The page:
With a perplexed look on her rather longish face, my little seven-year-old elder granddaughter posed a seemingly simple question the other day, “Grandpa, how many days has a week-end?”
“Two days, Saturday and Sunday, don’t you know that, dear?”, I responded in a loving but matter-of-fact tone.
It was then that without any intention and in all her youthful innocence, she dropped the mega-ton bombshell, “Then why is it that one week-day is much, much longer than a week-end which has two days?” Mouth open, eyes bulging, her mother stared at her. It was a classic case of the vibrant third generation, sipping the milk-shake, but dealing out a brain-shake to the fossilized first generation by-passing the wide-eyed second generation.
Obviously, a confidential closed-door chitchat among the honourable members of the Adults-only Think Tank is called for here before any watered-down version of something resembling an answer is offered on a silver platter for the little one to swallow hoping that she won’t choke, or drop another bomb-shell.
Time and tide may wait for no man, but man certainly has to wait for the sands of time to run through. “May be it’s because a watched-pot never boils”, you might respond, which of course is partly true. It also depends on the mood you are in and the matter at hand. If you are doing something you really enjoy doing and are totally absorbed in it, or are passing through a phase of seventh-heaven bliss, time flies faster than any speed you can over imagine. On the other hand, should you happen to be going through one of those depressingly miserable periods of your life, a month, even a single day seems like eternity; the month or the day never coming to an end, a never-ending story at its zenith.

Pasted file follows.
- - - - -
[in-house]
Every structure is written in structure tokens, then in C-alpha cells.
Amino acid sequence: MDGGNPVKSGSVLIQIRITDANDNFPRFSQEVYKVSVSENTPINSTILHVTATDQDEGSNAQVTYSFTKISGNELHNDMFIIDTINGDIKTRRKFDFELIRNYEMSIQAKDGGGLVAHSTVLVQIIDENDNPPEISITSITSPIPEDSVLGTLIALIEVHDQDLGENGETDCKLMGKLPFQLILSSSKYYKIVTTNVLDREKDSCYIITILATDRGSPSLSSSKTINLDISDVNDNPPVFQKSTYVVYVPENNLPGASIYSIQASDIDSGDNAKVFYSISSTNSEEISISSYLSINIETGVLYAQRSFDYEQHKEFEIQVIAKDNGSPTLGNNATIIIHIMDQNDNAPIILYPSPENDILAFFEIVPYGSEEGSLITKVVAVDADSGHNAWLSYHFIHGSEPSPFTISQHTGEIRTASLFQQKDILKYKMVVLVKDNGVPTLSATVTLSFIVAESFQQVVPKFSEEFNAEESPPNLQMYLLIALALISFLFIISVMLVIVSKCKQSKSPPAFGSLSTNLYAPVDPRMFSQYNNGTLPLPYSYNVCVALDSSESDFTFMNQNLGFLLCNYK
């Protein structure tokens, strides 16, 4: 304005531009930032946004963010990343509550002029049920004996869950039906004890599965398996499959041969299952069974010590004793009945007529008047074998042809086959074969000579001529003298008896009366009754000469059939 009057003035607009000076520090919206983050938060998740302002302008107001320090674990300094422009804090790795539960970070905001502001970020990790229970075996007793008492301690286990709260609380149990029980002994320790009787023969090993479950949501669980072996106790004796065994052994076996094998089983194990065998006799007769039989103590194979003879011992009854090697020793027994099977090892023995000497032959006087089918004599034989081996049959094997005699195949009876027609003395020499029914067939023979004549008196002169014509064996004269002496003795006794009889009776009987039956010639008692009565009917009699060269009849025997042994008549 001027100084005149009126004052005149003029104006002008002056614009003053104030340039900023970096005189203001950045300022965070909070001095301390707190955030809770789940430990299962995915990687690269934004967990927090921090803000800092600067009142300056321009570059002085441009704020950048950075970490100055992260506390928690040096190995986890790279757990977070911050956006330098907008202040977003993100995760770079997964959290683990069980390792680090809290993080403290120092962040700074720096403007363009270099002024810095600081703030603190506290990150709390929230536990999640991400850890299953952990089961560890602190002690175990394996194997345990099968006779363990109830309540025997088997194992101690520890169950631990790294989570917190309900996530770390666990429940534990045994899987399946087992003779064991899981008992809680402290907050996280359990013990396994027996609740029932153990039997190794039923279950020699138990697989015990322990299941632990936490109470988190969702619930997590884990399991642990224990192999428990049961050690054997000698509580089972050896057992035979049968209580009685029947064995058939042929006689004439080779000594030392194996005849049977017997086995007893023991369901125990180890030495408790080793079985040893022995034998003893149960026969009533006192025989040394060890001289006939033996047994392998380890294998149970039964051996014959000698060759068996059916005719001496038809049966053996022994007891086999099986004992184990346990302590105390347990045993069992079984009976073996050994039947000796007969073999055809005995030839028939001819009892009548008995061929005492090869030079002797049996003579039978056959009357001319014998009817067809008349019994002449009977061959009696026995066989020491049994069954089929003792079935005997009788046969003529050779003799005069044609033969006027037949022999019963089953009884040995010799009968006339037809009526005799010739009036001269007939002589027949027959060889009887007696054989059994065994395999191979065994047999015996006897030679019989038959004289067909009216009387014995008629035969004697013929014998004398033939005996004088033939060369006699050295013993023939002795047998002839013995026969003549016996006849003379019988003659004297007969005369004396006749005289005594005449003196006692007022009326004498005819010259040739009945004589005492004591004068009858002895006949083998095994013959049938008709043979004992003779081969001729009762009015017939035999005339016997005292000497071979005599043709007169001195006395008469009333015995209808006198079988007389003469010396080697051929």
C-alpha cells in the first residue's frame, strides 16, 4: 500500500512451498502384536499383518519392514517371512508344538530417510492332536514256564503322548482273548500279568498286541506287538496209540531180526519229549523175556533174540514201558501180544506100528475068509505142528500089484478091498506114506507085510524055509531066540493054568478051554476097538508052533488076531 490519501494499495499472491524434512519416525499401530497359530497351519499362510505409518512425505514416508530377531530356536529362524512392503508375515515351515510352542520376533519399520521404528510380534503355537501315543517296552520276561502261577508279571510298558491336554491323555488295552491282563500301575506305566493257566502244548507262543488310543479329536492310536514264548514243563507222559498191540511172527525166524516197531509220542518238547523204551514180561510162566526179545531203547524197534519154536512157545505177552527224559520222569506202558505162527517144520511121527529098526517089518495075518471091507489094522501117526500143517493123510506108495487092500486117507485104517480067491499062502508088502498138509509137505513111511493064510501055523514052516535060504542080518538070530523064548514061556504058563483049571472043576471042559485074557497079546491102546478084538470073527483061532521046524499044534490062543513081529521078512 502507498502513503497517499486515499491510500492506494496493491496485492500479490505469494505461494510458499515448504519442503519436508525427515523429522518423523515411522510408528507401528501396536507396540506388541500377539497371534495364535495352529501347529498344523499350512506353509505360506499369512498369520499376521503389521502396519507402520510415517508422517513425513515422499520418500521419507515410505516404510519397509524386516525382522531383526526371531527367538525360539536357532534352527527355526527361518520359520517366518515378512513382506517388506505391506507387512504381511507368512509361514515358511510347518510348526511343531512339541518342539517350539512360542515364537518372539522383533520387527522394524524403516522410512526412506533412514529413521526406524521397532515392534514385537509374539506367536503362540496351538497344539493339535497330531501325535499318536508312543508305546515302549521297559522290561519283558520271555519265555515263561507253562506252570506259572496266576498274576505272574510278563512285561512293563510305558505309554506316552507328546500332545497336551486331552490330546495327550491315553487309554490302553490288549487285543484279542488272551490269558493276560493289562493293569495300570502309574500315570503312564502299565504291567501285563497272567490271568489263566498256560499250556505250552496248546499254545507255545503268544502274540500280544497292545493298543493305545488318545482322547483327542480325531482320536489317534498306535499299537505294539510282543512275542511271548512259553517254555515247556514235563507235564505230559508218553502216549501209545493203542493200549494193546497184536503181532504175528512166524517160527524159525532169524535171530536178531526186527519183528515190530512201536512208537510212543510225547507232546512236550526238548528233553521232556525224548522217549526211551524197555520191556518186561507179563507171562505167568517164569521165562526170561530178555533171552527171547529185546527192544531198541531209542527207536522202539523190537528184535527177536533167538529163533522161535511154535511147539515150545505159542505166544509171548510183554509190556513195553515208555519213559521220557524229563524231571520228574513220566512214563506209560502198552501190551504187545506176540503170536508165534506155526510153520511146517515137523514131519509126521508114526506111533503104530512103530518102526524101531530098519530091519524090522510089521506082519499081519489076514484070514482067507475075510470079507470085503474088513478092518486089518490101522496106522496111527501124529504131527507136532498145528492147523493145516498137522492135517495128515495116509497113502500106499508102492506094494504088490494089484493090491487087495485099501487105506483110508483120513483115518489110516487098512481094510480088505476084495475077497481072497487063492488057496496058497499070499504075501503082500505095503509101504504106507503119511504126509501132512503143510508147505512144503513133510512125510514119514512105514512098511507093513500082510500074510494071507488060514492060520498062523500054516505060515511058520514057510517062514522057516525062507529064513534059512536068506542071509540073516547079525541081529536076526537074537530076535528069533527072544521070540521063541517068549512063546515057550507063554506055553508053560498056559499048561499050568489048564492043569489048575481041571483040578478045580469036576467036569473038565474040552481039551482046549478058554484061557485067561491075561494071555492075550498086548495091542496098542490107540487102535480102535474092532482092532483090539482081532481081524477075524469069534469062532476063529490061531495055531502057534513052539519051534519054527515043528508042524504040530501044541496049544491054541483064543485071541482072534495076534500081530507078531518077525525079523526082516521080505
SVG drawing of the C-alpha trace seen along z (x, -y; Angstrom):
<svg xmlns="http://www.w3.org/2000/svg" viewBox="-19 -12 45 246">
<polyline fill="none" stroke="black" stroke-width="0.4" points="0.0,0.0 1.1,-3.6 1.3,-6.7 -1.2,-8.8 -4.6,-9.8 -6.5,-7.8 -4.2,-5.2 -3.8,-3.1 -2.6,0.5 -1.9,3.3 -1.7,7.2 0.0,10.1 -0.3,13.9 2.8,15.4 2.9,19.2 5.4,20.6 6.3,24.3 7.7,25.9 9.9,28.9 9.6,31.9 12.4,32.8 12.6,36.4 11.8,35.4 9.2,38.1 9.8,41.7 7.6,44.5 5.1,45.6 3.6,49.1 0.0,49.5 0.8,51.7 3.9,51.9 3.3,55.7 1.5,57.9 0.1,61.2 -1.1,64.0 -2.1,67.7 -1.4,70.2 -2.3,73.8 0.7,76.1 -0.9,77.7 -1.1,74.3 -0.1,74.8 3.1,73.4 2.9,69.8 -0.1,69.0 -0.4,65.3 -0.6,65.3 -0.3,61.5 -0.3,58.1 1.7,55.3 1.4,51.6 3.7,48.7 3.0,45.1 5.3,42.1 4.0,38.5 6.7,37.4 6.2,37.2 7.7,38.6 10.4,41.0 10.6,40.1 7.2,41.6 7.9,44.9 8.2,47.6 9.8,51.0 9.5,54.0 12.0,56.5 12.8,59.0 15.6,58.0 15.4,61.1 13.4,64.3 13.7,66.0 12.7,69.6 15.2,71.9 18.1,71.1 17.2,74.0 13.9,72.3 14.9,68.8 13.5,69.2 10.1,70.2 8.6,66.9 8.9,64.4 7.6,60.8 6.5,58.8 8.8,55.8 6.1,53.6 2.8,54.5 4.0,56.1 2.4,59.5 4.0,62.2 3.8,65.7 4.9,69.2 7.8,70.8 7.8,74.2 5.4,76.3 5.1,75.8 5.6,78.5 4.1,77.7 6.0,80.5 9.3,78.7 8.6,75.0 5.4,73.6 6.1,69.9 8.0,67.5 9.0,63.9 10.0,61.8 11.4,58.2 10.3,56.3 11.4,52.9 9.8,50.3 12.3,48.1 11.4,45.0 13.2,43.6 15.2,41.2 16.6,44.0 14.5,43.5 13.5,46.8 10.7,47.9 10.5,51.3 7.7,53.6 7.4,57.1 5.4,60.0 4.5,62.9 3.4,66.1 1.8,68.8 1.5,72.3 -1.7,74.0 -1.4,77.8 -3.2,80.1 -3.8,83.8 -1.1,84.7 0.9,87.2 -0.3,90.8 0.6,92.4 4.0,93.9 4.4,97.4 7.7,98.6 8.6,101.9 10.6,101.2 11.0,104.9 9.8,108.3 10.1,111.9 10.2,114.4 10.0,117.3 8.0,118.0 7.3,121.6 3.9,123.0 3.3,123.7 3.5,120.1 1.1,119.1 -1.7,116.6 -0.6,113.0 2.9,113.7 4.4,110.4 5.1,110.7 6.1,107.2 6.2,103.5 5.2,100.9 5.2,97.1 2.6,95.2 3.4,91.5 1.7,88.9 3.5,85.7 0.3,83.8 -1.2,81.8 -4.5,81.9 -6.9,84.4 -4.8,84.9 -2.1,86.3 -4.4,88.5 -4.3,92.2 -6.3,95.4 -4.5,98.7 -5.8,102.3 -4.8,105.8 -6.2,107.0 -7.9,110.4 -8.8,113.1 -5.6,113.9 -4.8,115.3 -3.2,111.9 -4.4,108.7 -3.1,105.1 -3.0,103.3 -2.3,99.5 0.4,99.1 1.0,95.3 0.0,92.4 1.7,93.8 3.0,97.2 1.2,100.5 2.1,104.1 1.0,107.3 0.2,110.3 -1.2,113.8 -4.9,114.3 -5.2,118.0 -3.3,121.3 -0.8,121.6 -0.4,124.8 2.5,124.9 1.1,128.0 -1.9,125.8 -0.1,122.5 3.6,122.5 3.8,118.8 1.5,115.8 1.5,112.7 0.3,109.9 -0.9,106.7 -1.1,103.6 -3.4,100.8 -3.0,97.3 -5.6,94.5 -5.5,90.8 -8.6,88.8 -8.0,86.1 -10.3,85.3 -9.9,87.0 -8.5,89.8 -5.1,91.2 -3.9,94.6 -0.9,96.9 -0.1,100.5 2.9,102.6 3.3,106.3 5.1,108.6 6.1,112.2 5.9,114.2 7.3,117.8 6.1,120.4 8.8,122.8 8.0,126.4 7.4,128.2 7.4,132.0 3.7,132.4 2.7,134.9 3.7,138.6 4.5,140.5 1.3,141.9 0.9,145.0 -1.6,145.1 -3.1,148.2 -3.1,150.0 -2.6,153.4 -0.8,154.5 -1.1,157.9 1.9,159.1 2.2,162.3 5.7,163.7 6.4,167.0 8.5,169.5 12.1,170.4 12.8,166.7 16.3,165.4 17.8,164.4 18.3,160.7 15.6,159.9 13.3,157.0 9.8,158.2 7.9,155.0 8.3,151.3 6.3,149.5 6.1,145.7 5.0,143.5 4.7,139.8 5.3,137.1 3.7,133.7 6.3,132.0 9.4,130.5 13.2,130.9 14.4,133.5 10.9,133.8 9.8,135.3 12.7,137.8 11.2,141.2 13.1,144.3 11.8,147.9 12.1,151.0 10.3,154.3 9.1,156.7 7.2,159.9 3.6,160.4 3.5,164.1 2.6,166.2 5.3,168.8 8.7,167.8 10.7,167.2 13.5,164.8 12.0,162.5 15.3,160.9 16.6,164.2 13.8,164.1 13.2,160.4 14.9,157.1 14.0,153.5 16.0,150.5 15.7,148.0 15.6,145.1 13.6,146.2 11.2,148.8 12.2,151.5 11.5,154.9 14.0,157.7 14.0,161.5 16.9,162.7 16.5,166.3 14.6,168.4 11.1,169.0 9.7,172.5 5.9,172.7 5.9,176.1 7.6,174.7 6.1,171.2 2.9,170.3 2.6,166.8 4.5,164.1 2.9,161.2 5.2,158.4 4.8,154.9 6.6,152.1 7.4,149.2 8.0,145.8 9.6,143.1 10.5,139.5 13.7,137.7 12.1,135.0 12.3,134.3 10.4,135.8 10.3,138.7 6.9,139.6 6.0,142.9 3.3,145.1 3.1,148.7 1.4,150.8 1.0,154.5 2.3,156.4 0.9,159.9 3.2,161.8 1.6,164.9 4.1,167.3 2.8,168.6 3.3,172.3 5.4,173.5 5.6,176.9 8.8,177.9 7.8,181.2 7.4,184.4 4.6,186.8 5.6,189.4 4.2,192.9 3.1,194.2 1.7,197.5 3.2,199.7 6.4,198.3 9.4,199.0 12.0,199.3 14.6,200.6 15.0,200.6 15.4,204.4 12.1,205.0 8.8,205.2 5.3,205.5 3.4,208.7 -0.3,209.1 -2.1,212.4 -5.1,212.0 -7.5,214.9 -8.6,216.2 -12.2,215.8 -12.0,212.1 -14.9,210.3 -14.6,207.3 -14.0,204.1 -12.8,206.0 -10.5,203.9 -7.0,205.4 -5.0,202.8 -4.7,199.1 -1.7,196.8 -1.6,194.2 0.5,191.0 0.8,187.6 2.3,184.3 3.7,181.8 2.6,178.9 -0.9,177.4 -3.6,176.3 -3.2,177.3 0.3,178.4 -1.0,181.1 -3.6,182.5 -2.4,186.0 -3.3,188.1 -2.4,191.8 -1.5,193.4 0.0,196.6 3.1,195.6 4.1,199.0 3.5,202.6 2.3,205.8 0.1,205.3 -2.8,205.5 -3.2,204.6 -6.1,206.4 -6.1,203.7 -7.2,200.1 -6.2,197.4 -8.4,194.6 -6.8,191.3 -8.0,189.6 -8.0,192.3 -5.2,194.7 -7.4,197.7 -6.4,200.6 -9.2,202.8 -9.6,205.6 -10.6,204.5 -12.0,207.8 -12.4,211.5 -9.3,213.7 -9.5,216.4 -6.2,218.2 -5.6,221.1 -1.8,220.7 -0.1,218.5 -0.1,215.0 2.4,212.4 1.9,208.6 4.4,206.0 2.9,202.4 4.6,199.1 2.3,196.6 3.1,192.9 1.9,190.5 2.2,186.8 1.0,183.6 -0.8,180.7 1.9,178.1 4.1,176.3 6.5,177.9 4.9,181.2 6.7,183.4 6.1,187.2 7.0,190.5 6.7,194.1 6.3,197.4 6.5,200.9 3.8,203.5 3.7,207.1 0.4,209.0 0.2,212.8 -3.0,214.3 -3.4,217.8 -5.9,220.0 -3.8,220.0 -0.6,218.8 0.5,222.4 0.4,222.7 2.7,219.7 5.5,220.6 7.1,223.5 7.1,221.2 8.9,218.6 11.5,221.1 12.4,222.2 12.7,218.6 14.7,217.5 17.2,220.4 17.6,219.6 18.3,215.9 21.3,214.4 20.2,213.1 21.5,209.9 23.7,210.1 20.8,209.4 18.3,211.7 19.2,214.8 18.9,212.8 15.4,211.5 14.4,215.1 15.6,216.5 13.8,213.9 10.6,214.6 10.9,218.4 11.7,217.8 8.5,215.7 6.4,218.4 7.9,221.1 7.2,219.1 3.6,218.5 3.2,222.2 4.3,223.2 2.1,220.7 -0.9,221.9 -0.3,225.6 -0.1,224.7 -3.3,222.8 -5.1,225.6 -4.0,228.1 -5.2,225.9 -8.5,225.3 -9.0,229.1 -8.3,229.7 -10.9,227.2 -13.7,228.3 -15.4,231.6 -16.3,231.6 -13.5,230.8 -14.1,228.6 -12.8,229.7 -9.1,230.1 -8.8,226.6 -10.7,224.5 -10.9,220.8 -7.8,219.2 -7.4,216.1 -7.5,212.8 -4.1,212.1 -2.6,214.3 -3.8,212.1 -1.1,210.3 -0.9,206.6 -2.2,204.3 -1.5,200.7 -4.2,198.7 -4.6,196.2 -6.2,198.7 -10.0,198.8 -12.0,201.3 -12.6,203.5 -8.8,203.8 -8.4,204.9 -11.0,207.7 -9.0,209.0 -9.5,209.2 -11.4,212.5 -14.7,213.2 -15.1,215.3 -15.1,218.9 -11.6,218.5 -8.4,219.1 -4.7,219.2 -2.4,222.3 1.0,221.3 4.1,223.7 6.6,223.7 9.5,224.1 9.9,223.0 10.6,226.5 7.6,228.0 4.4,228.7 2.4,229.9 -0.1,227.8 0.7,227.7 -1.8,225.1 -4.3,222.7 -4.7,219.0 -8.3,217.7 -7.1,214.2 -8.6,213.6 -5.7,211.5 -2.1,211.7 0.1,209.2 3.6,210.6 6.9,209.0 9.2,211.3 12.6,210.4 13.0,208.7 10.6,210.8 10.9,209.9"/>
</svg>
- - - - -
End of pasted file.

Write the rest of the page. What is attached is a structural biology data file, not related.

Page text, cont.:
Perhaps this concept of time also depends on the age of the person concerned. I’m sure we old folks recall that when we were children, prancing about like little horses for no reason, one school-year seemed so long that the summer holidays, the end of the school-year, never seemed to come. But now that we are in our twilight years and slowly but unwaveringly approaching the end of our tenure on this beautiful planet earth, a year, even a decade floats quickly by, like clouds on a windy day. Years pass by in quick succession like the scenery we see when taking a trip on a train; water buffaloes wallowing in the mud, lonely lean-to farm huts, little children shouting and waving, clumps and clumps of trees, white-washed pagodas on distant hillocks, all disappear in flashes, in short fleeting moments.
Come to think of it, it has come to seem that we are living from moment to moment, and day to day. Do you notice also that the days do not seem to be the same? The days when so many things happen appear shorter than those days when almost nothing whatsoever seem to take place. And the latter category of days are increasing slowly and steadily as we get older and older.
Like it or not, the time for the final curtain is approaching imperceptibly when we will be just a memory to those who love us, as well as to those who don’t. In the meantime, we must do our very best to be a good memory to them, both types, we keep reminding ourselves.
Any way, let’s rest our meandering moody meditations here. But what about the watered-down and simplified version of the answer of the honourable members of the Adults-only Think Tank, to my granddaughter’s simple little poser?